2 people cycling on a wooden bridge with water beneath it, heading to a trail amongst the forest.

Make your next family vacation a Northern Ontario cycling holiday

2 people cycling on a wooden bridge with water beneath it, heading to a trail amongst the forest.

When you are out exploring Ontario on your bicycle, you’ll be fully aware of your surroundings. Listen to the rubber tires bite on the pavement, inhale of the fresh aroma of the forest and take in the lay of the land as you speed down a hill or work your way up to a viewpoint.

With a province’s worth of family-friendly routes, tours, accommodations and equipment rentals that now includes e-bikes and child trailers, there’s nothing stopping you.

It’s a great way to explore a city

It’s difficult to explore a city from within a car. And walking is pleasant, but oh so slow. Coasting through town on a bike, slowing and stopping whenever you want, is the way to go. 

North Bay is home to the Kate Pace Way, a 12 kilometre, one-way route of mostly paved recreational trail that will introduce you to downtown, and then lead you south into the forest. On the way back, consider a detour to Lakeshore Drive for a host of kid-friendly restaurants like Terry’s Place. For bike sales and service in North Bay, visit Wheelhouse

Hop onto the Hub Trail for a wheeled tour of Sault Ste. Marie. It’s a 25-kilometre, multi-use, non-motorized trail system that connects points of interest including the waterfront walkway Algoma UniversitySault College, the new hospital, and Fort Creek Conservation Area. For cycle sales and service in the Soo, visit Velorution or Duke of Windsor Sports.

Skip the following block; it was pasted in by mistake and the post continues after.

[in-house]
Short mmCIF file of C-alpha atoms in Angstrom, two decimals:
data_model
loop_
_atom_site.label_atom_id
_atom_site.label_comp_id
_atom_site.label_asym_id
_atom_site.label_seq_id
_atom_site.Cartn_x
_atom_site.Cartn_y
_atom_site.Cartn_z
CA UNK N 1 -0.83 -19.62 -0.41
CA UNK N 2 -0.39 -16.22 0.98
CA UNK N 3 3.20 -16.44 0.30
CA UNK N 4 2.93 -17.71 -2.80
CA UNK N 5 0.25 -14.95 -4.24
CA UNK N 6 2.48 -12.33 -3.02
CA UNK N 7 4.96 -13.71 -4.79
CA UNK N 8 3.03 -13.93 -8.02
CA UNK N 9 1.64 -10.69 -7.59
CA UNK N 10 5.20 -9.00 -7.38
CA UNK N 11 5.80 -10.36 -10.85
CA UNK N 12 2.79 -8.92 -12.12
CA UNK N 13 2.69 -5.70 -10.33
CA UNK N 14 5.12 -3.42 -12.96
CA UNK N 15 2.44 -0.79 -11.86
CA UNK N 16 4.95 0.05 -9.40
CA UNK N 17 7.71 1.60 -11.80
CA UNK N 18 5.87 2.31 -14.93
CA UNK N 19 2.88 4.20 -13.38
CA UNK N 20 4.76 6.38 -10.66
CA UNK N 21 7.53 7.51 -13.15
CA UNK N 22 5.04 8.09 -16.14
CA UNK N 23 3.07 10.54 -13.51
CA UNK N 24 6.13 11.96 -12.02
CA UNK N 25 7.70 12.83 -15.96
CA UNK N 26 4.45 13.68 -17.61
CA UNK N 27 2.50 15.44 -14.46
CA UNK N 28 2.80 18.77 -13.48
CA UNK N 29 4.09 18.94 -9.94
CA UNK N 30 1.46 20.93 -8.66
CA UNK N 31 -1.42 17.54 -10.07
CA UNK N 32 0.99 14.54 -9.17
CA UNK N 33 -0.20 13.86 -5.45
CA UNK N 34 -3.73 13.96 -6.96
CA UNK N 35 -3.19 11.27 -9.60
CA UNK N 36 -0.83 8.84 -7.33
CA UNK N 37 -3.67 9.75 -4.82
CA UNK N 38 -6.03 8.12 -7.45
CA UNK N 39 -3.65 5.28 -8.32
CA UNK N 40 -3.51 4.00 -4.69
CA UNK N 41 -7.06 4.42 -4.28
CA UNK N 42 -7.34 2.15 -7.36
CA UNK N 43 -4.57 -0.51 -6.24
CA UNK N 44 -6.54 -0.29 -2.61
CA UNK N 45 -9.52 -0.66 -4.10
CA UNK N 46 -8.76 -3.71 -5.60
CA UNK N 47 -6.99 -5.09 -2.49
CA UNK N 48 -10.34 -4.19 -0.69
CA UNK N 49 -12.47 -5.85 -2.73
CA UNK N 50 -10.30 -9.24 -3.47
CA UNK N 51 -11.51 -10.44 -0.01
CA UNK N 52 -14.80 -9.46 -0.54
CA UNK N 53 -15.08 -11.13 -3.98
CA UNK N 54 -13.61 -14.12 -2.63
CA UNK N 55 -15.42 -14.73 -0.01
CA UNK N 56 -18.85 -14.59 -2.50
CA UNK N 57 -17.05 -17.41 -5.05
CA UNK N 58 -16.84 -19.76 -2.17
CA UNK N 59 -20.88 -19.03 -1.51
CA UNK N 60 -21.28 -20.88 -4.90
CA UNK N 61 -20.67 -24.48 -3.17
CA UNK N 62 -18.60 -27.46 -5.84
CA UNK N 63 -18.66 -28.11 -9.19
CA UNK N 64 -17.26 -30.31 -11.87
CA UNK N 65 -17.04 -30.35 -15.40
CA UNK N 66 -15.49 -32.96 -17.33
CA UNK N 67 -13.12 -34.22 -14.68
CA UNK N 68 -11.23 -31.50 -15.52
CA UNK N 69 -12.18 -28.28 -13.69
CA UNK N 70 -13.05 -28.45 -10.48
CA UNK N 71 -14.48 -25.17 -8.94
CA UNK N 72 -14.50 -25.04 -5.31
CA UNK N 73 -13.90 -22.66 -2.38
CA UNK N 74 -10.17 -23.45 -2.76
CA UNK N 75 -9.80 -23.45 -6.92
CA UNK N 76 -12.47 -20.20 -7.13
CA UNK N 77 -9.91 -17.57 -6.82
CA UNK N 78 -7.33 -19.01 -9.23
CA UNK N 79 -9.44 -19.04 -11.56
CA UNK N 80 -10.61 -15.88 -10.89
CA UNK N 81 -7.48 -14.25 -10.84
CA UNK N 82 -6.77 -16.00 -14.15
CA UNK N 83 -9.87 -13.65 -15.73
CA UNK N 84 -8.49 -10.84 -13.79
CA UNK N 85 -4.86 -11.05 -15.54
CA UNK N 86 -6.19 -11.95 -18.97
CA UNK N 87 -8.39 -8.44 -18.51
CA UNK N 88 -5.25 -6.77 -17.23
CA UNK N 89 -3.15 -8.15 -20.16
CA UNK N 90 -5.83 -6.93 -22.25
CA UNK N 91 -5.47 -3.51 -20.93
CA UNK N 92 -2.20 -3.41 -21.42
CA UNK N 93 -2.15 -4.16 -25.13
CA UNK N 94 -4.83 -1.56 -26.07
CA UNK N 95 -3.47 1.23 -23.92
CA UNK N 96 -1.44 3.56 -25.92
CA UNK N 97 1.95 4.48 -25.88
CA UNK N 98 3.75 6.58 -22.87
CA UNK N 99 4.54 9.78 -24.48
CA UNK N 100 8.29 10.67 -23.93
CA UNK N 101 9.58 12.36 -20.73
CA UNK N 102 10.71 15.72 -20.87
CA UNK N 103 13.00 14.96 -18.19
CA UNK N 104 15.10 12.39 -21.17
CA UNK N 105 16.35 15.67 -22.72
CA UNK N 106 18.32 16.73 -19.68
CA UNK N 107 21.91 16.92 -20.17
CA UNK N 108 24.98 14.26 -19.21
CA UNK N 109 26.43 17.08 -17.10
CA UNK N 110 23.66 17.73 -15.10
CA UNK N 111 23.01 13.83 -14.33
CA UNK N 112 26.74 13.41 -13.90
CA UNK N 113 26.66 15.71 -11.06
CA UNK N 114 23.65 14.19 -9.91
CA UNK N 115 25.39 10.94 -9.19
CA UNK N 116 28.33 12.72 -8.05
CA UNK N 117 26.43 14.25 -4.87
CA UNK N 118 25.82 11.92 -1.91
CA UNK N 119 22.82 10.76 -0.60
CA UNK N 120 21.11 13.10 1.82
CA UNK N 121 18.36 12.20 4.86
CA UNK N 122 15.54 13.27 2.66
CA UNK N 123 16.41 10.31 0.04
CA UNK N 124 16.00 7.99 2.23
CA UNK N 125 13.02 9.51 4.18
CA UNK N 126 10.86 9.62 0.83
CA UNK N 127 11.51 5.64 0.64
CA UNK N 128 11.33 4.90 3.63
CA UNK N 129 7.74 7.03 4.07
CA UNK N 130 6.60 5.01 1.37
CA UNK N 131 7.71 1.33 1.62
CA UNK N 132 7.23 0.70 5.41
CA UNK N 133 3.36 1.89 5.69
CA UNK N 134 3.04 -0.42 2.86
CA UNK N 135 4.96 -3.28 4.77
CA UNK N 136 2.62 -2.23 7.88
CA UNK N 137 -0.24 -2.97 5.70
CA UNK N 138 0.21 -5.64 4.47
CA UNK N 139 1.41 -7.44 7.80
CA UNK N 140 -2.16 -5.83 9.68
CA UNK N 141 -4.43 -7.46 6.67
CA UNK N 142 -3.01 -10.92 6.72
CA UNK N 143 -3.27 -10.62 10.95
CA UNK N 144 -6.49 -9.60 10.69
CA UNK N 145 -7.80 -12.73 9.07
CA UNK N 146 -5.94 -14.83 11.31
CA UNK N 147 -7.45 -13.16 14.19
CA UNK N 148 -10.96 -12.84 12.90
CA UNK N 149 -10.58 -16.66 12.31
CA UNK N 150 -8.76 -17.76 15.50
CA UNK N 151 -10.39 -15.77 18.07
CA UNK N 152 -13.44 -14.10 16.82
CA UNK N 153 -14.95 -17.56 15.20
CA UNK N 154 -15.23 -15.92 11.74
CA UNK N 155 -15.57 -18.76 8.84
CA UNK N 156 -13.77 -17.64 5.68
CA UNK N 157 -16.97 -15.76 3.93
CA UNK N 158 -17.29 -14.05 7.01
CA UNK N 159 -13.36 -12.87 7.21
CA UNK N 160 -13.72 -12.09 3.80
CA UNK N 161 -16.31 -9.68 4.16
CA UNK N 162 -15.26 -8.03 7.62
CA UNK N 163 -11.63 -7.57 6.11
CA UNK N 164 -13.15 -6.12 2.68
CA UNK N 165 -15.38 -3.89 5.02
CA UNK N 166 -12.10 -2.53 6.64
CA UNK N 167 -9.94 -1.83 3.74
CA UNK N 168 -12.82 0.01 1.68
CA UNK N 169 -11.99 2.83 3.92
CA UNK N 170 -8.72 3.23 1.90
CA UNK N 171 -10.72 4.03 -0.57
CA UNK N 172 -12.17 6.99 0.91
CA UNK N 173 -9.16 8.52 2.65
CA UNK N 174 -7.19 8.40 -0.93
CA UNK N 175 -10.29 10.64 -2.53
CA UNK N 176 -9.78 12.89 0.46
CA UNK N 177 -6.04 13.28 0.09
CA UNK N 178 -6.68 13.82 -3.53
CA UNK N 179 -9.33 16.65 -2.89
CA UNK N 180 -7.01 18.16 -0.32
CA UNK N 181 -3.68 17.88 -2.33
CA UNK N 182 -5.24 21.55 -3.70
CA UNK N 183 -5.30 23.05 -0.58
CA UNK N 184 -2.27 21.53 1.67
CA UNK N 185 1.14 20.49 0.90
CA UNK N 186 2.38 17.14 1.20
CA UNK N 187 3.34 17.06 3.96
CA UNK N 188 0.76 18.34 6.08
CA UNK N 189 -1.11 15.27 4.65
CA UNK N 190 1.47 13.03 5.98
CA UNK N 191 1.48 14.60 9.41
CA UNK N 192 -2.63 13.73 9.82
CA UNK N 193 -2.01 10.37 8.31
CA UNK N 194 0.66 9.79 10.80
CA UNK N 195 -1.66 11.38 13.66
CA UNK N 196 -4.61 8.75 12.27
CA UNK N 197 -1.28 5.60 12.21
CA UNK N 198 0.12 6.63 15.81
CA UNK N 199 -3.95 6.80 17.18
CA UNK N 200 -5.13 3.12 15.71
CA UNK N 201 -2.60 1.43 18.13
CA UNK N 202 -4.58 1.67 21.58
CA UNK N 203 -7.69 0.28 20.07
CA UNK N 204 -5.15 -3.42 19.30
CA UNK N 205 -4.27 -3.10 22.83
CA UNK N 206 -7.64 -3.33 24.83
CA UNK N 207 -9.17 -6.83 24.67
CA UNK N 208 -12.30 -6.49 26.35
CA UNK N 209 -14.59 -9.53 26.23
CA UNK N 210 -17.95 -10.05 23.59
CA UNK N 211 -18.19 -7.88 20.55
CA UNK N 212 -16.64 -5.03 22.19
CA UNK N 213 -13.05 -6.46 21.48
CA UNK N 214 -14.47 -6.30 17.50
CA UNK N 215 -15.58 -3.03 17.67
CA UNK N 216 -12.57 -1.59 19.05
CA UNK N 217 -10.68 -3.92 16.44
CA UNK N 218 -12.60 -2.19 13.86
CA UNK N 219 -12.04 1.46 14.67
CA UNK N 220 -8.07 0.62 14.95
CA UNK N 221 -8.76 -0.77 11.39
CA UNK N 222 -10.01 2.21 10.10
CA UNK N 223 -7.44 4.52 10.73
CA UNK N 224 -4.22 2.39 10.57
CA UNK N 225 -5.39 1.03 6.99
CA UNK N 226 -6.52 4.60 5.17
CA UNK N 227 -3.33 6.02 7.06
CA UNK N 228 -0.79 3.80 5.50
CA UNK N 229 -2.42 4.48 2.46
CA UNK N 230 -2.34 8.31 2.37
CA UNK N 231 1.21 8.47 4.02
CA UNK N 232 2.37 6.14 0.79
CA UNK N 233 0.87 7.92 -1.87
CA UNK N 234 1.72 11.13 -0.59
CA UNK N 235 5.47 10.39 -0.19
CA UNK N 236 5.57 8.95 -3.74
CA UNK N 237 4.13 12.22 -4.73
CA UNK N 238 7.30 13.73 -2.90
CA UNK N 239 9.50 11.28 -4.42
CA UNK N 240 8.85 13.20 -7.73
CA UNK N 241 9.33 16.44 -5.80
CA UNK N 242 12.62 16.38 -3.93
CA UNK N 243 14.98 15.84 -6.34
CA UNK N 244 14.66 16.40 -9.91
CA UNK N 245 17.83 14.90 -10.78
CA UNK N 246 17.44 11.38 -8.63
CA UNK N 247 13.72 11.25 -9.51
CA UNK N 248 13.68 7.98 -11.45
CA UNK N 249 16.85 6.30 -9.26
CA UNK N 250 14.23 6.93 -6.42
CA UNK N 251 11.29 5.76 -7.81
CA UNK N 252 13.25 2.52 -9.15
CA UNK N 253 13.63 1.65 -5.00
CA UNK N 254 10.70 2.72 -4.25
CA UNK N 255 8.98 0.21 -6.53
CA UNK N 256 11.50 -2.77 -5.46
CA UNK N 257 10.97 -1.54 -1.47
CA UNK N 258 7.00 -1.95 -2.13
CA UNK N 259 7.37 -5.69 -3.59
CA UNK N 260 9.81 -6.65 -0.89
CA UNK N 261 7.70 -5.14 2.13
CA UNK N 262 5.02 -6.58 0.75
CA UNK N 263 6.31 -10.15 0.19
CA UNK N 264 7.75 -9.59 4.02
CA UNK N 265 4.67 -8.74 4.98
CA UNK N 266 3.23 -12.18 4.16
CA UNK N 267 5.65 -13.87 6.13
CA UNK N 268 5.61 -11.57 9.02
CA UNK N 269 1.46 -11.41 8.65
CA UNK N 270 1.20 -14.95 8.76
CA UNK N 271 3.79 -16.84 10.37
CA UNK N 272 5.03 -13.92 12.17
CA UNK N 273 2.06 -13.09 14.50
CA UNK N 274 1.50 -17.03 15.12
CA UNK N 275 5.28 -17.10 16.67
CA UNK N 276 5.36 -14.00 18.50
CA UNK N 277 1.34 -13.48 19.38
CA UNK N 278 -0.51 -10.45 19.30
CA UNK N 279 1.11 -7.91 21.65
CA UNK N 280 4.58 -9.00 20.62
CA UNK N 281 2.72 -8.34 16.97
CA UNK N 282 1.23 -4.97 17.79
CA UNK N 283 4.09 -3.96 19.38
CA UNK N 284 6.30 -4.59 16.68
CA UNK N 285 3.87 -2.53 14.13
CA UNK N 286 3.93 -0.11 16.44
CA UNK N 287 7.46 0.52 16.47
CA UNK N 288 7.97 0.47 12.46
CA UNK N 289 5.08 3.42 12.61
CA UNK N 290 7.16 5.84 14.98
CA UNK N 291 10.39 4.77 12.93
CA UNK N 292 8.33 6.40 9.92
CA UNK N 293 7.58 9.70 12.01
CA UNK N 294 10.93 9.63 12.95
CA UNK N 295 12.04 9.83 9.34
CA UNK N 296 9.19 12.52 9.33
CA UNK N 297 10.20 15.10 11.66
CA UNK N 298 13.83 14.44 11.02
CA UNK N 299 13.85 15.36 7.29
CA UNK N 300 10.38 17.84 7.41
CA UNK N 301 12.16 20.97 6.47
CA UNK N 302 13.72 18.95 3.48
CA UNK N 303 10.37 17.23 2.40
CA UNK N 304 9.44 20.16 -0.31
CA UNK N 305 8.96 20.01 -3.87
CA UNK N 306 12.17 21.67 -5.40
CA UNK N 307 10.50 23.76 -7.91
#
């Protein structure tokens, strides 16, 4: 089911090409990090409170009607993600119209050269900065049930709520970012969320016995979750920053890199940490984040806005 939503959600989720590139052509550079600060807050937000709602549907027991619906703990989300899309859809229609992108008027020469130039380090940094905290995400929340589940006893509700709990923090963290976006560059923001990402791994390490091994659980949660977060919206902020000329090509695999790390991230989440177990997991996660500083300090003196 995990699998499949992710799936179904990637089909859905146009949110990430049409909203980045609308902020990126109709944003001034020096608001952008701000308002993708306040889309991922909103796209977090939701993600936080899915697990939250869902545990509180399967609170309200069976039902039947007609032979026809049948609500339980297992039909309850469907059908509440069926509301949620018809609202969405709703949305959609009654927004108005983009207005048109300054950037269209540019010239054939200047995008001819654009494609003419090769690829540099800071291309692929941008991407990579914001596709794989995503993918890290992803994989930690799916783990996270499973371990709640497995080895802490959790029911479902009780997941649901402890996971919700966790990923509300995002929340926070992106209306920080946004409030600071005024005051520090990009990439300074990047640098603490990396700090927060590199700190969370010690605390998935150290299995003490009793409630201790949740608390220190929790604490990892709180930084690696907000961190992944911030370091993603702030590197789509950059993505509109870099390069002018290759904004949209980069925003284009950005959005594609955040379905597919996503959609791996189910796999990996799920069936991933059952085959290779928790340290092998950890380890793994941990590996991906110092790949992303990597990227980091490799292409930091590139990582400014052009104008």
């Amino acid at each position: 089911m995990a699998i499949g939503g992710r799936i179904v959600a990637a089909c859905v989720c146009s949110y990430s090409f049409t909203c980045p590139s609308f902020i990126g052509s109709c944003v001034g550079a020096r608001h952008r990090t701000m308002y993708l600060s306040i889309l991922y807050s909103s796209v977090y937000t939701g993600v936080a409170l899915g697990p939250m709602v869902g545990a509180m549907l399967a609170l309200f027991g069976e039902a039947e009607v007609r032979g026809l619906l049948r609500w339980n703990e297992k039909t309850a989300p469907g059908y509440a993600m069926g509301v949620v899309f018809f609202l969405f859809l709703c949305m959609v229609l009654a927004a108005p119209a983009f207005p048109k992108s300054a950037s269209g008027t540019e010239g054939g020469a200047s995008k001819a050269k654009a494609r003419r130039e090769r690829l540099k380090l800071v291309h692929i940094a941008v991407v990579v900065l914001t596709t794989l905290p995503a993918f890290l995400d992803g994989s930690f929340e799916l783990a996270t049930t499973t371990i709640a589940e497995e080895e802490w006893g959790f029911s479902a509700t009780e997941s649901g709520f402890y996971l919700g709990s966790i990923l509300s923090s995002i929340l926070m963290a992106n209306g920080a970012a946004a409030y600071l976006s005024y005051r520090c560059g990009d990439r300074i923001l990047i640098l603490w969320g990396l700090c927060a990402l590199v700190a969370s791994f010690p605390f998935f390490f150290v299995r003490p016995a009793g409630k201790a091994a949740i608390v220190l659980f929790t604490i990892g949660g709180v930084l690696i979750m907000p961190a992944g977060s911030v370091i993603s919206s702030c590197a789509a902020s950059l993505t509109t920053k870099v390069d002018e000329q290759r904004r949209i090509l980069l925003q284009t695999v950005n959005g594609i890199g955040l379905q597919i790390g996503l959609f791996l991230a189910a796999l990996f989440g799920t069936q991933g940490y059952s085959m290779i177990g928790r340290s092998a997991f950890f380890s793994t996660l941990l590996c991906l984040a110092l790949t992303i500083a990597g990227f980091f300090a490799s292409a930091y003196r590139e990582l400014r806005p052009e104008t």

E-bikes make it easier than ever

There was a time when one could argue bicycling wasn’t suited to family groups, because the different generations often had different range and speed abilities. Not anymore.

The advent of electrically-assisted pedalling has levelled the road ahead. Talk to Sudbury E-Bikes and Hollywood Electric Bikes in Sault Ste. Marie about their e-bike inventory. The technology is getting better all the time—so much so that anyone can keep up with the fastest track rat in your group, just by having an on-board electric battery give a boost to their natural pedalling output. 

And while it’s true that kids under 16 can’t ride e-bikes in Ontario, that doesn’t mean batteries don’t have a role to play for younger kids. The prospect of a parent pulling a bike trailer with junior comfortably installed is a lot more appealing if they can benefit from a battery to keep pace with the others in the group.

It lets family members find their own way

When biking, you aren’t stuck in a car together, observes Mark Roberts from Toronto. He and his wife have taken their son, now aged 17, on more than a dozen cycling trips over the last eight years. The multi-day trips average about 70 kilometres a day, some guided, some self-guided. Roberts says a day spent cycling is ideal for flexible family dynamics, when sometimes parents or kids need space from each other. “There are periods where you ride along quietly, on your own, others where you group up and talk. It waxes and wanes.” 

When you give more, you get more